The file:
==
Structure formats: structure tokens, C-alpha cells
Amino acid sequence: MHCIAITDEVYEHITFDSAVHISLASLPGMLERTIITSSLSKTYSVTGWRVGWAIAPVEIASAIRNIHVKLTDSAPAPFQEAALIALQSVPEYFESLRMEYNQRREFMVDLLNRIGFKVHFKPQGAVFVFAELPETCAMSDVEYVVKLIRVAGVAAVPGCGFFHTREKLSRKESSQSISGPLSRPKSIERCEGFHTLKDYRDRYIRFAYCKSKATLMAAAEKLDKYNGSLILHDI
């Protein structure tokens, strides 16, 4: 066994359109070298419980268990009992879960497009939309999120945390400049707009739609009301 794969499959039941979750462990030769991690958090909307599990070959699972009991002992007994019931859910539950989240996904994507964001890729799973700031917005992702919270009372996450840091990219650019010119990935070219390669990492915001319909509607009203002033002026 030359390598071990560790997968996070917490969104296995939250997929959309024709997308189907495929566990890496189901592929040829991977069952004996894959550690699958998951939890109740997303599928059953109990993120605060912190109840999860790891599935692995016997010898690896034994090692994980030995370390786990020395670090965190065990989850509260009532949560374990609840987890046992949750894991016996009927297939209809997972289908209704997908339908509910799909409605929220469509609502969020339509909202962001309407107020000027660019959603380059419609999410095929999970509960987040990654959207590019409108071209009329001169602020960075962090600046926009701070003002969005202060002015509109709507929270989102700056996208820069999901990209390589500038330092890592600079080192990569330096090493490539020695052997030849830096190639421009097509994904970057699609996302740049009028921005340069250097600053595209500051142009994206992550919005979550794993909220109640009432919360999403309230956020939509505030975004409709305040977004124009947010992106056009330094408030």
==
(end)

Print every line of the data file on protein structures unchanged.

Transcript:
Structure formats: structure tokens, C-alpha cells
Amino acid sequence: MHCIAITDEVYEHITFDSAVHISLASLPGMLERTIITSSLSKTYSVTGWRVGWAIAPVEIASAIRNIHVKLTDSAPAPFQEAALIALQSVPEYFESLRMEYNQRREFMVDLLNRIGFKVHFKPQGAVFVFAELPETCAMSDVEYVVKLIRVAGVAAVPGCGFFHTREKLSRKESSQSISGPLSRPKSIERCEGFHTLKDYRDRYIRFAYCKSKATLMAAAEKLDKYNGSLILHDI
């Protein structure tokens, strides 16, 4: 066994359109070298419980268990009992879960497009939309999120945390400049707009739609009301 794969499959039941979750462990030769991690958090909307599990070959699972009991002992007994019931859910539950989240996904994507964001890729799973700031917005992702919270009372996450840091990219650019010119990935070219390669990492915001319909509607009203002033002026 030359390598071990560790997968996070917490969104296995939250997929959309024709997308189907495929566990890496189901592929040829991977069952004996894959550690699958998951939890109740997303599928059953109990993120605060912190109840999860790891599935692995016997010898690896034994090692994980030995370390786990020395670090965190065990989850509260009532949560374990609840987890046992949750894991016996009927297939209809997972289908209704997908339908509910799909409605929220469509609502969020339509909202962001309407107020000027660019959603380059419609999410095929999970509960987040990654959207590019409108071209009329001169602020960075962090600046926009701070003002969005202060002015509109709507929270989102700056996208820069999901990209390589500038330092890592600079080192990569330096090493490539020695052997030849830096190639421009097509994904970057699609996302740049009028921005340069250097600053595209500051142009994206992550919005979550794993909220109640009432919360999403309230956020939509505030975004409709305040977004124009947010992106056009330094408030």